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I don’t want to go to school today!

I don’t want to go to school today!

When I was around nine or ten years old I remember not wanting to go to school. I recall very vividly the way I played sick when my mum asked me why I wasn’t out of bed yet. I don’t recollect the reason, I just didn’t want to go, I know for some reason I didn’t and that was that. I find it funny that even now I still have those impulses and I’m sure I’m not alone.

Recently I really struggled to shake off that emotion. I was supposed to be teaching ‘What To Do If Someone Is Bleeding’ to a group of young people I hadn’t met before. I truly could not be bothered. As the time got steadily closer I toed and froed with the idea of calling in sick. Eventually, at the eleventh hour, I went and I taught the session with my fellow team members.

The reason I went to teach for StreetDoctors is simple. It is because we make a difference. It’s as clear as that. If we don’t want to go and we cancel our sessions, then those young people won’t learn about the dangers of carrying knives. They won’t learn that there is no safe place to stab someone. They won’t learn why you need to call an ambulance. They won’t learn how to save someone’s life. They won’t learn because we didn’t teach them. That’s the beauty of StreetDoctors. The opportunity and responsibility that it gives to its volunteers is unmatched.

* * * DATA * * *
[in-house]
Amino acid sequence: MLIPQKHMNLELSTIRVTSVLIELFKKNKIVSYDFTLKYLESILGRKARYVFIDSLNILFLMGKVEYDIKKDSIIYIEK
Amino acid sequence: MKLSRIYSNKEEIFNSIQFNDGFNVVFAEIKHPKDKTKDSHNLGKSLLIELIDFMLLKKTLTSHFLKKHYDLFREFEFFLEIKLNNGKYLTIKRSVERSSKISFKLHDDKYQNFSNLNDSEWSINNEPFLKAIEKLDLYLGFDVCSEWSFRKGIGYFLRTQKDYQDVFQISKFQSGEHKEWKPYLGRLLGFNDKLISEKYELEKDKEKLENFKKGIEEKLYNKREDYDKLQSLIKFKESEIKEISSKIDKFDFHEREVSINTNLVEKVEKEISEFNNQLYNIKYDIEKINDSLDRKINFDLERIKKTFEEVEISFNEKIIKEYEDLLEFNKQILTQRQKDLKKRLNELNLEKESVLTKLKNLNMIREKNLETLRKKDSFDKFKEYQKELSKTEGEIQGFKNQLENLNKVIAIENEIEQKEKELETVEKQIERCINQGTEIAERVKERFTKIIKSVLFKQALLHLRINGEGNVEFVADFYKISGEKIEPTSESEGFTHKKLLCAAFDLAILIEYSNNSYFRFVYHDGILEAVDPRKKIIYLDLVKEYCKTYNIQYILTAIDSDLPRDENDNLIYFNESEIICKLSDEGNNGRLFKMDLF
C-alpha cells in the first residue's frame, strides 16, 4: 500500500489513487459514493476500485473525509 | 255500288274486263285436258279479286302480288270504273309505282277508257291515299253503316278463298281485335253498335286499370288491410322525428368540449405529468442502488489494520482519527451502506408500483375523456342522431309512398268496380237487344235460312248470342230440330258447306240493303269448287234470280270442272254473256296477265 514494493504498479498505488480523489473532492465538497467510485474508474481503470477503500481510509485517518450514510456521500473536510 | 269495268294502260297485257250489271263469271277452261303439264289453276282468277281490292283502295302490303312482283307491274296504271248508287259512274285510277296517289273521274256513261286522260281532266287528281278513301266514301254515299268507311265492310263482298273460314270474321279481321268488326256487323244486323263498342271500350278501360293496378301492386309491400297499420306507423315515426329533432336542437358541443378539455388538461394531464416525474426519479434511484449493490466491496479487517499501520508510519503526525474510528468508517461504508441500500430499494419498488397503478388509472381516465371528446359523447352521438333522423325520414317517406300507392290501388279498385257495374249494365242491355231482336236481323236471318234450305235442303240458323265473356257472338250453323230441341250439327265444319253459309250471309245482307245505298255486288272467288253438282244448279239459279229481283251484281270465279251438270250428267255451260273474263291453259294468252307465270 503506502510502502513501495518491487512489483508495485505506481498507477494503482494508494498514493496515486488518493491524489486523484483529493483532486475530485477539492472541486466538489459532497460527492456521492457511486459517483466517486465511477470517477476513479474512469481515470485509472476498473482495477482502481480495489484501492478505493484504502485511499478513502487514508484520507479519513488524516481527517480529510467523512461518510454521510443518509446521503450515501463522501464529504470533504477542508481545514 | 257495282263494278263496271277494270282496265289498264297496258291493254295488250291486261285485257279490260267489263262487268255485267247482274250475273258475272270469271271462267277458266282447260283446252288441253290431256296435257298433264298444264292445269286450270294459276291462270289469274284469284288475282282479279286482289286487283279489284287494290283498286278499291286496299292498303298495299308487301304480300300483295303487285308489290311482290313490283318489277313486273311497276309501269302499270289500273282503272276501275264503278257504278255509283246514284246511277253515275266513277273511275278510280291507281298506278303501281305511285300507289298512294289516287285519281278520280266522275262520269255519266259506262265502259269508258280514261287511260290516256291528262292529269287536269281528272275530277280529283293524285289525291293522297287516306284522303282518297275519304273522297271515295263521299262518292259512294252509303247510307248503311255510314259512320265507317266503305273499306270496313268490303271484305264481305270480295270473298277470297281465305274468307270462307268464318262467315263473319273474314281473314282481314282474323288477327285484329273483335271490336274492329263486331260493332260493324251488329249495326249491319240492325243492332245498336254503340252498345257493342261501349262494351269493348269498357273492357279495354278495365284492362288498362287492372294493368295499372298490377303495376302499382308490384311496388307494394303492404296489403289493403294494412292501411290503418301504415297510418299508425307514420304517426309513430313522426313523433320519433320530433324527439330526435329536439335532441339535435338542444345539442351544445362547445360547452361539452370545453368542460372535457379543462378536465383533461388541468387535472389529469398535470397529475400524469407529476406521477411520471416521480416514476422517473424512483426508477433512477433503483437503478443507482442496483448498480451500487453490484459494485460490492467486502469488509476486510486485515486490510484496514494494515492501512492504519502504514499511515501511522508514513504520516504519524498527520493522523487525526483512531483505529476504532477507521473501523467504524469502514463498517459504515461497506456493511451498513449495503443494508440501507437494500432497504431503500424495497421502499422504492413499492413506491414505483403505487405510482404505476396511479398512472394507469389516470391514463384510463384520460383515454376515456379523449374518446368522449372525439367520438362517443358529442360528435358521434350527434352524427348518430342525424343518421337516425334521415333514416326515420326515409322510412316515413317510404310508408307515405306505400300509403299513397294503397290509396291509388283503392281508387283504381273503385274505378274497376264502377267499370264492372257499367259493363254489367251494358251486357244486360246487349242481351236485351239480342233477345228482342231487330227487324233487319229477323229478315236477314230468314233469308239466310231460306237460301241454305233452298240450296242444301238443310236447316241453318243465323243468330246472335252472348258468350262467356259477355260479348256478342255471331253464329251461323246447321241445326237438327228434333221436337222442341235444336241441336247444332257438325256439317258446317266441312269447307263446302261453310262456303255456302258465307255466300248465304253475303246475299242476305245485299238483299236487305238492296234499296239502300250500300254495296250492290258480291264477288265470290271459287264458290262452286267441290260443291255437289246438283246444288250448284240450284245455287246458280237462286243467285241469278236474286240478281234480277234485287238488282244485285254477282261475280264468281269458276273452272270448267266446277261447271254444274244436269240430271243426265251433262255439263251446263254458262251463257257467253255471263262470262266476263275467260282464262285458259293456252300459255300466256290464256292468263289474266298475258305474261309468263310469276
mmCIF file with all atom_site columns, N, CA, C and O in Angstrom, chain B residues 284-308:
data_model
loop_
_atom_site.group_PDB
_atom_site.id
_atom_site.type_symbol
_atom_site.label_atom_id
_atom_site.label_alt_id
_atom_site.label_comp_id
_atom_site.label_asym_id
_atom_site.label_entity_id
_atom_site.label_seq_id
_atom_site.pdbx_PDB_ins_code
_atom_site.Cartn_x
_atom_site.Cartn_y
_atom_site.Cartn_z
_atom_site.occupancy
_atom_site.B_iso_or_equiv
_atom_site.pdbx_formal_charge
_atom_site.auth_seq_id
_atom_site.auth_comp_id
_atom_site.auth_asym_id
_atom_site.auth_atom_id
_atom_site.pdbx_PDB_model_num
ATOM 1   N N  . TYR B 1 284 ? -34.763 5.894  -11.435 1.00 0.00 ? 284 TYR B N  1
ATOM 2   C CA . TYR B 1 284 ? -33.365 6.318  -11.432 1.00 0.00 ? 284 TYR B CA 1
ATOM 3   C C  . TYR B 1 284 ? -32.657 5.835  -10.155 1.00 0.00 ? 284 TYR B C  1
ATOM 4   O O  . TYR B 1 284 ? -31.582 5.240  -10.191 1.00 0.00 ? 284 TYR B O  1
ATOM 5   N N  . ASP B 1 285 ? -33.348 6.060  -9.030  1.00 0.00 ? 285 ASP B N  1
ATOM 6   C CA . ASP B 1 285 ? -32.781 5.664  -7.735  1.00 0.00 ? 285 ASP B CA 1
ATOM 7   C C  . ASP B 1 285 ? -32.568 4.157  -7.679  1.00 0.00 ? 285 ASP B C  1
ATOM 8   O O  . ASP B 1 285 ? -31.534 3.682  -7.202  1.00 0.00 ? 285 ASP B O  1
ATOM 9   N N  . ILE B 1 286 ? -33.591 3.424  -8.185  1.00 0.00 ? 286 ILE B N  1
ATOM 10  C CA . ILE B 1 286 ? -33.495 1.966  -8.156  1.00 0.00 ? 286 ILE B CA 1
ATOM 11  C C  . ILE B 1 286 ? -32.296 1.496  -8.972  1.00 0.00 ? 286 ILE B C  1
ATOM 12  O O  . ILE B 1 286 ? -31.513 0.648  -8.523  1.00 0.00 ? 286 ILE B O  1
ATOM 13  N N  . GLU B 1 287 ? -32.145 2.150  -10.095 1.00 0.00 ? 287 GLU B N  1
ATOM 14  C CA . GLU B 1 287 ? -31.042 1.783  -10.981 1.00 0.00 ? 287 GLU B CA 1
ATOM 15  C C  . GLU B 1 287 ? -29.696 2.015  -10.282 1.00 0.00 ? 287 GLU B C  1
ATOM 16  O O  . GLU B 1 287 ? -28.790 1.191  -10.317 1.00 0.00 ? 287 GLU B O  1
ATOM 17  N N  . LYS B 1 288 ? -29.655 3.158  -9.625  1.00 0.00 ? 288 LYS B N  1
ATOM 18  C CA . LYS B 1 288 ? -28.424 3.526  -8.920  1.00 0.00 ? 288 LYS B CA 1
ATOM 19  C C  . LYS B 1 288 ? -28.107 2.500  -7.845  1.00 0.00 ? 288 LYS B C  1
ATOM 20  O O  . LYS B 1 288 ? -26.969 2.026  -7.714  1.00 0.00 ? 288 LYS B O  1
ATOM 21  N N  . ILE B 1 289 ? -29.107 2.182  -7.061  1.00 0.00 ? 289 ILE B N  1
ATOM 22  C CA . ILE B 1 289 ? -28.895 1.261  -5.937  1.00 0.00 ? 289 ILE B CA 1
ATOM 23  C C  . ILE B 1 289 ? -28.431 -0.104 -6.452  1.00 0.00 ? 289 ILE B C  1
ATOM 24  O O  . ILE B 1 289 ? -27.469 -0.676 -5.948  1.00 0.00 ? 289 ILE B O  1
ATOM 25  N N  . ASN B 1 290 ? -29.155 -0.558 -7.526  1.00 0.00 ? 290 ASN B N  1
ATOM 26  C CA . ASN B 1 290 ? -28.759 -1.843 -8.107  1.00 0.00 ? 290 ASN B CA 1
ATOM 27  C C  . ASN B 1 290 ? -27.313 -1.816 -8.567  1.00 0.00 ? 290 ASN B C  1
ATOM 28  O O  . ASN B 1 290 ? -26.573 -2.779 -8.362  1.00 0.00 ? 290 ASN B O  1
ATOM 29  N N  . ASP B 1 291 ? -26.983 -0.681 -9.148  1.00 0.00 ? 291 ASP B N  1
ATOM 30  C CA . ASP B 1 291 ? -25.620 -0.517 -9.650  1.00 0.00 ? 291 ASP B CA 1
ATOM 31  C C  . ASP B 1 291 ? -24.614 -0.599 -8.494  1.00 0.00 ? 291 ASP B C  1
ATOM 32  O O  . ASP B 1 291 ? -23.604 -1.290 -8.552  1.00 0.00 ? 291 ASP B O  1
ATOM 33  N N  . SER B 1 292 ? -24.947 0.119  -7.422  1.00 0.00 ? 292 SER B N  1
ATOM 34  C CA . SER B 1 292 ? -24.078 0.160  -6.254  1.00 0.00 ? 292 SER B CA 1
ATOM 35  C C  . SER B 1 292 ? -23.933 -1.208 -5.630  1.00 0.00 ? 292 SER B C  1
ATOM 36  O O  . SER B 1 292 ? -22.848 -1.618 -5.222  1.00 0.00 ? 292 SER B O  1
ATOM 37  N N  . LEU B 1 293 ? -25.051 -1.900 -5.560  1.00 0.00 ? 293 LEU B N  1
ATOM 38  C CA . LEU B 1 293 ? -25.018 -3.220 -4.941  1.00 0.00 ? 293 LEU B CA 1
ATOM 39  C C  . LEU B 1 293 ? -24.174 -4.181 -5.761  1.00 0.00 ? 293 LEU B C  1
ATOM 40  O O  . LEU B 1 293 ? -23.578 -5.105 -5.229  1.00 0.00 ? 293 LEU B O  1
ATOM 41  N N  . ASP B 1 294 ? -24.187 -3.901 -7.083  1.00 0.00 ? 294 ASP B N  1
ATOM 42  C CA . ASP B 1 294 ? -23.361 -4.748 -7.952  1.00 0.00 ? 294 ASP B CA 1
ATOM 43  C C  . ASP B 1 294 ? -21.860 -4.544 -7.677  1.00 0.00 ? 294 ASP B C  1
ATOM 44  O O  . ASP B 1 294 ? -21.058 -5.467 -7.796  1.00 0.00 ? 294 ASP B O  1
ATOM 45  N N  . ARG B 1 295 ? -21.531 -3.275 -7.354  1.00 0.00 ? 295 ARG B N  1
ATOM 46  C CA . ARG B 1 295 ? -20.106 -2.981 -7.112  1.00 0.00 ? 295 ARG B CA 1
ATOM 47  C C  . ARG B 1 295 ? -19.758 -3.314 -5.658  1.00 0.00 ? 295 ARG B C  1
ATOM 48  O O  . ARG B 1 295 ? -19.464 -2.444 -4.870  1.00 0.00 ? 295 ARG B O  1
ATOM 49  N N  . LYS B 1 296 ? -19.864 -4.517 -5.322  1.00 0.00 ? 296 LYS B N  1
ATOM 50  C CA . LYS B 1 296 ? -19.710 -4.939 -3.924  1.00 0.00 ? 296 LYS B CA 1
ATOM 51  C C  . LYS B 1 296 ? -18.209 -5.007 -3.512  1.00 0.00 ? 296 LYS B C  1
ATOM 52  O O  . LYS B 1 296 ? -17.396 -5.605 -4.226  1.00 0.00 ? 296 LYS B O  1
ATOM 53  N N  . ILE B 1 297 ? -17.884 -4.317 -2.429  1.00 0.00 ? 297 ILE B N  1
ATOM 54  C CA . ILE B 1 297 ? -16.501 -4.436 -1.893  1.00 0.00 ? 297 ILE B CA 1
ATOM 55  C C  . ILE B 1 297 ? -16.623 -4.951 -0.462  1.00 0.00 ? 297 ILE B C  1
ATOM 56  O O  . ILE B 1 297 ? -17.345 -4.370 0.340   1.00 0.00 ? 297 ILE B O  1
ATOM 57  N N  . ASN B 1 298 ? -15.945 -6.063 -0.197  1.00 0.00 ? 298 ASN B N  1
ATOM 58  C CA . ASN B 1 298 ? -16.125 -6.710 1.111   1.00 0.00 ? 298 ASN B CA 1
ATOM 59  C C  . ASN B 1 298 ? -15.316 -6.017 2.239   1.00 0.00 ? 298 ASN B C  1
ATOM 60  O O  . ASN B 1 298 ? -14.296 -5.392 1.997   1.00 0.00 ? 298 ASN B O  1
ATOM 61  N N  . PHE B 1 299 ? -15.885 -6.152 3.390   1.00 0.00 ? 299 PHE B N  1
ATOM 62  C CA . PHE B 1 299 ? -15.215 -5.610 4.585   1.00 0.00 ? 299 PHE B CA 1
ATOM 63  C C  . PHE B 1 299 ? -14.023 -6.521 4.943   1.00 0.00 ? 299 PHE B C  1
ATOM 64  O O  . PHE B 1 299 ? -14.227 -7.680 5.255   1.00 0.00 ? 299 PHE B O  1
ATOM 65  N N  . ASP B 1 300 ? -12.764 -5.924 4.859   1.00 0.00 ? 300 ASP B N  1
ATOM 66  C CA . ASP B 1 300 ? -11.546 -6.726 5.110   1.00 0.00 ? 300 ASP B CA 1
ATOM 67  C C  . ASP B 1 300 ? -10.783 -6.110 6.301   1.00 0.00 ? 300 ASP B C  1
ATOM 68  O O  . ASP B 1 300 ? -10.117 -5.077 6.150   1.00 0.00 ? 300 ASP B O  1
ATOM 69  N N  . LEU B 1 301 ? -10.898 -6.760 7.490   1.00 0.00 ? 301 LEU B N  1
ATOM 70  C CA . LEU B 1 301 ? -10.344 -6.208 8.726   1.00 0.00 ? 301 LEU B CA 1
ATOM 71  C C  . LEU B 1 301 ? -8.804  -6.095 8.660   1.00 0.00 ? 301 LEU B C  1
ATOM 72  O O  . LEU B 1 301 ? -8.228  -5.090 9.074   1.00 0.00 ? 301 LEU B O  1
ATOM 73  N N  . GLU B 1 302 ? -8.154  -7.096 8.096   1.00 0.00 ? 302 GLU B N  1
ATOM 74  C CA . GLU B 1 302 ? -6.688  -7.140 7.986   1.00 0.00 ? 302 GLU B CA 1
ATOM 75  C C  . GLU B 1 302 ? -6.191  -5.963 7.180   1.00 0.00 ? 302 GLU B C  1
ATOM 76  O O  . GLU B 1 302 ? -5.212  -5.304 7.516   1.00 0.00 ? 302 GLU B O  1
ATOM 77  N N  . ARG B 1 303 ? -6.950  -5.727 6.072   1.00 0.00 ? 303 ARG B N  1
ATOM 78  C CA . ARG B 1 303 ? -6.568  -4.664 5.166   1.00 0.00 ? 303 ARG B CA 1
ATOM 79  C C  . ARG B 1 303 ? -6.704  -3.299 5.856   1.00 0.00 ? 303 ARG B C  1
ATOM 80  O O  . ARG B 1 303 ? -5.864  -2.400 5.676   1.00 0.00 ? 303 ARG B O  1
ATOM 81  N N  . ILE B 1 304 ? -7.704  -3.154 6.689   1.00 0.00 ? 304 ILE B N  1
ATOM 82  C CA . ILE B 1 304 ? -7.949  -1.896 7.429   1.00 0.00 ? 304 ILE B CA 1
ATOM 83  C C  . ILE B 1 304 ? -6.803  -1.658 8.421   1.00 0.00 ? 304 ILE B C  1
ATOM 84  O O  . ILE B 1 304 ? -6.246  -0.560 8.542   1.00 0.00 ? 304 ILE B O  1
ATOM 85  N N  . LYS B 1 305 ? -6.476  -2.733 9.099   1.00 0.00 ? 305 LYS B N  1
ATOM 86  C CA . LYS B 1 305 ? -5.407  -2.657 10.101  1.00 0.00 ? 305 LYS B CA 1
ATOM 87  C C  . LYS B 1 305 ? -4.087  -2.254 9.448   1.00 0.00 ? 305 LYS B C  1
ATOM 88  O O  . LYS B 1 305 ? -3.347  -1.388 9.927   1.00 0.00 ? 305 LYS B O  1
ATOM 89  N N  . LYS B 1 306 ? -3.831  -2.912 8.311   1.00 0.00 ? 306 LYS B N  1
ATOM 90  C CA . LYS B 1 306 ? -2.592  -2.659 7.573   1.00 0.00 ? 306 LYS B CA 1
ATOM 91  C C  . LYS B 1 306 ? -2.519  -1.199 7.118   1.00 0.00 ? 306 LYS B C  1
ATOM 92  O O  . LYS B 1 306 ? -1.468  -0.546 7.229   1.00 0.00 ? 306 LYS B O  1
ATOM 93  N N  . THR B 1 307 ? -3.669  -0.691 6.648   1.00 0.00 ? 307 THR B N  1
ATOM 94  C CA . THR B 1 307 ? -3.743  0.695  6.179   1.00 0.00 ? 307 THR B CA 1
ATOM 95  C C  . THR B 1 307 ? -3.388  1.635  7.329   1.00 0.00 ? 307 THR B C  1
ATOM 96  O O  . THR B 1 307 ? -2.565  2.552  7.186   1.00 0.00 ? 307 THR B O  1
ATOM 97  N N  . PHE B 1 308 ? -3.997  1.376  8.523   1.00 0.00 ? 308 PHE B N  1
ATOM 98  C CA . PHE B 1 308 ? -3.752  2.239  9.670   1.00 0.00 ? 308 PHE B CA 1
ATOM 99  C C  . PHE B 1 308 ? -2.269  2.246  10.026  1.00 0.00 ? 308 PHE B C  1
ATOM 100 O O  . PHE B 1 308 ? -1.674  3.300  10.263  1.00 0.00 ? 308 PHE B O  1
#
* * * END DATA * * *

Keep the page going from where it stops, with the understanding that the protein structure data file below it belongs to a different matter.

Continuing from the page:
At times it can be tough to motivate oneself to go out and teach, especially given the fact that we have so little free-time during the week. But the knowledge that young people will go untaught if we don’t show up, and the prospects that we can give to them to open up and discuss whether or not to help someone is invaluable. I feel it is worth so much more than an hour or two of my time.

When I saw the review of ‘Our Year in 2015’ I was filled with pride and renewed ambition to beat our record for numbers taught and potential lives saved. It is an incredibly humbling experience to be witness to some of the stories that the young people tell us during our sessions. Sometimes this is the first time they have ever spoken to anyone about their experiences and the violence they face in their day-to-day lives. At the end of every session I am usually speechless with admiration for the young people and amazed by what they go through on a daily basis.

The session I mentioned earlier, with my team members by my side, went very well. We taught some really high risk young people who at the end of the session came up to us and told us their stories. At the beginning of the session they had denied that any of them had been involved in knife attacks. By discussing the implications and showing them they were in a safe and understanding environment they willingly opened to us. This is not something that happens every day for them and I believe we shouldn’t take it for granted. StreetDoctors makes a difference. It’s as simple as that.

Ali Lawrence
StreetDoctors Volunteer, North London Team & 5th Year Medical Student at UCL

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